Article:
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I have a module like the following:

from some.module import Session

def init_system():
    var_one = Session.query(SQLAModelA).all()
    var_two = [(x.attr_B_a, x) for x in Session.query(SQLAModelB).all()]

    for value in var_one:
        something = value.attr_A_a + value.attr_A_c
    # Will do something with var_two etc (which has different attributes)
    something_else = [x.attr_B * 2 for x in var_two]
    return result

Session refers to an SQLAlchemy session handler which talks to a DB. For testing purposes I need to be able to Mock the query method in Session object (or maybe just the Session object?) so I can test init_system without it actually interacting with the database. How do I use the Mock framework to do this?

Really the bit that puzzles me is, if I mock the query() method how do I change the output of it's all method dependent on the class that is passed to query()??

I'm hoping I can do something along the lines of:

def test_init_numbers():
    my_mock_object = MagicMock()
    with patch('some.module.Session.query', my_mock_object):
        result = example.init_system()
        assert result == ['expected', 'result']

However, I don't know what I need to do to my_mock_object to make it mimic query() correctly. I guess it needs to implement the all() method which returns an iterator. And, I know that I could create some more mock objects to go in that returned iterator, making sure that they have values for the appropriate attributes, e.g.:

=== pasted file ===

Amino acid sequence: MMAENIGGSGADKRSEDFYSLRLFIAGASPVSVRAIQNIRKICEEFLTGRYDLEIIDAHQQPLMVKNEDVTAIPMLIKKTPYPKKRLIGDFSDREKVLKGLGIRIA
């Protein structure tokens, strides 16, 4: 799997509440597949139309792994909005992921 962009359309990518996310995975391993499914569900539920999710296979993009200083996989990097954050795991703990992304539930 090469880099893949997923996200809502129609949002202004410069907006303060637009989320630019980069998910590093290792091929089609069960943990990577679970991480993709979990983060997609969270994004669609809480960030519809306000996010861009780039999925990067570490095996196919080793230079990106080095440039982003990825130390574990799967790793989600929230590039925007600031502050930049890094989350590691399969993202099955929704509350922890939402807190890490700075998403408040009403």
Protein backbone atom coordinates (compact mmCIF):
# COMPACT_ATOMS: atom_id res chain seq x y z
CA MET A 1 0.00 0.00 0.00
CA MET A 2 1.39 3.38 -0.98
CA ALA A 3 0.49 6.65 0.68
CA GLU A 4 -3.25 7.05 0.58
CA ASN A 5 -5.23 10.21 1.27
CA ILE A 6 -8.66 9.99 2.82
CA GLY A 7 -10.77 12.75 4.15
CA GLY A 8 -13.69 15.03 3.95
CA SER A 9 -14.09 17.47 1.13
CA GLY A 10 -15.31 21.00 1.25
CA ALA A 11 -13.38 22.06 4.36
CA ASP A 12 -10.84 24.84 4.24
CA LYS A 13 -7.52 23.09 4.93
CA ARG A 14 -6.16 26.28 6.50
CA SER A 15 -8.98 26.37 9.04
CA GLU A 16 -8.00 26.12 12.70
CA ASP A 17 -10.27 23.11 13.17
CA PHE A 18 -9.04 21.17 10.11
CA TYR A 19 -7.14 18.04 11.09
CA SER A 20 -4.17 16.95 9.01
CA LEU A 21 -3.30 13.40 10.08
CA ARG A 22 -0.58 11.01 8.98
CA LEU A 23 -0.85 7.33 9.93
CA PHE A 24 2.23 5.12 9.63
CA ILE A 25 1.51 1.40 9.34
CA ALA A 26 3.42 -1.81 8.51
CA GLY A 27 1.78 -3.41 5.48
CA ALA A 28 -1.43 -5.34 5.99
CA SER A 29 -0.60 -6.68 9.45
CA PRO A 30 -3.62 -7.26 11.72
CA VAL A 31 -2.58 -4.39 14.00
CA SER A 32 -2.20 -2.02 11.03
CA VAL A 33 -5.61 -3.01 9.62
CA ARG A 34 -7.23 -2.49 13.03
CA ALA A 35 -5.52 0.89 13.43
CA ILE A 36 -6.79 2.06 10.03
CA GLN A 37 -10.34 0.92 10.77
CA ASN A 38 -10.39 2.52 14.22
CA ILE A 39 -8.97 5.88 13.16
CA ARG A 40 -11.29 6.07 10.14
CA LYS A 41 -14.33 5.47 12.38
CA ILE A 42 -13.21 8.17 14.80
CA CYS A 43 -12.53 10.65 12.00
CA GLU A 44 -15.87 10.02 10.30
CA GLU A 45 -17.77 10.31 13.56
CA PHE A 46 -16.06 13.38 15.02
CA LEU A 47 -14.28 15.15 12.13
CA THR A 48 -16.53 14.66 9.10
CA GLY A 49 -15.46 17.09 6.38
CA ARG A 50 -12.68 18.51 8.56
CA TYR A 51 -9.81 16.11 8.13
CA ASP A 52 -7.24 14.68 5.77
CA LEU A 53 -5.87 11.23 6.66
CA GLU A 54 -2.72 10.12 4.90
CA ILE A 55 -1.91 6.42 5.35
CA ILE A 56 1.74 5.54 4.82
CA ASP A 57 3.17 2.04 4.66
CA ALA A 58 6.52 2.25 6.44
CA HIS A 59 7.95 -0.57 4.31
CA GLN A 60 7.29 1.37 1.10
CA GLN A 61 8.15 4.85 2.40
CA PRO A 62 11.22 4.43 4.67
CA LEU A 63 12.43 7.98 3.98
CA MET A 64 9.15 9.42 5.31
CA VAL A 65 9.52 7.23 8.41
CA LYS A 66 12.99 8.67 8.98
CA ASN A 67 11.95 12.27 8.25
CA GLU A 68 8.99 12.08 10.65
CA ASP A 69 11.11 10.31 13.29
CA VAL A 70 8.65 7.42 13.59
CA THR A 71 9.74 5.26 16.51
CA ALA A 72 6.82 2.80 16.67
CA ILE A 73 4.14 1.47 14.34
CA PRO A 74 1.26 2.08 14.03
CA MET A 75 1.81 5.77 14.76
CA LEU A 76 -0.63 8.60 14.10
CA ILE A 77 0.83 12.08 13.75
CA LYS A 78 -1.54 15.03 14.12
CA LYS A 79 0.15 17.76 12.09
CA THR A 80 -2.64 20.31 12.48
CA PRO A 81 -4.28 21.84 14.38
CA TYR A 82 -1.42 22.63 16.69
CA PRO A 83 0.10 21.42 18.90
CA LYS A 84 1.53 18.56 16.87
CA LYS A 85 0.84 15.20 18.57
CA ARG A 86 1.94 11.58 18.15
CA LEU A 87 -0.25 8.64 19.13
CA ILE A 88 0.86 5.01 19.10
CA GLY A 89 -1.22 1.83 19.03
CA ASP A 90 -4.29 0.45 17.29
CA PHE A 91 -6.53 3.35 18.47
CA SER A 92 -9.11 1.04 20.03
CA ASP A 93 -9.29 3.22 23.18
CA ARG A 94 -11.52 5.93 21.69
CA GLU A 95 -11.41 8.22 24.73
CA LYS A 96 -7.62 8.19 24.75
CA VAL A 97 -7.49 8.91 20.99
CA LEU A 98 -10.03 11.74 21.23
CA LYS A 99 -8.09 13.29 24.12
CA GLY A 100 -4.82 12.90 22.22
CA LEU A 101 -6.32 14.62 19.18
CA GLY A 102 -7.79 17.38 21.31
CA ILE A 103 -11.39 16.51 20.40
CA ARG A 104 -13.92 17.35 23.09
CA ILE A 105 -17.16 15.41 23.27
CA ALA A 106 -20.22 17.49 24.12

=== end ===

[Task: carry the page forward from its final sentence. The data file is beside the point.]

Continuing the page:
var_one_element_mock = MagicMock(spec=SQLAModelA)
var_one_element_mock.attr_A_a = 12

var_two_element_mock = MagicMock(spec=SQLAModelB)
var_one_element_mock.attr_B = 100

And, of course, I can create iterables of different versions of those MagicMock objects which can be used by the init_system function, e.g., in the for value in var_one line.

But I don't know how to piece all the mocked objects together so I can just mock out the Session.query method taking into account that a class is passed to it, which affects the contents of the iterable it returns.


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1 Answer 1

I don't know if you still need help with this, but if you want to control what happens when a MagicMock object is called, you can pass a function as its side_effect argument. Something like this should work.

def test_init_numbers():
    my_mock_object = MagicMock()
    def return_iterator():
      ## create and return your iterator here

    my_mock_object.all = MagicMock(side_effect=return_iterator)
    with patch('some.module.Session.query', my_mock_object):
        result = example.init_system()
        assert result == ['expected', 'result']
share|improve this answer
Thanks for the answer. This is useful, but I think the problem is still differentiating between the output of the side effect iterator, dependent on the type of class passed into query(). – Edwardr Apr 16 '12 at 14:33

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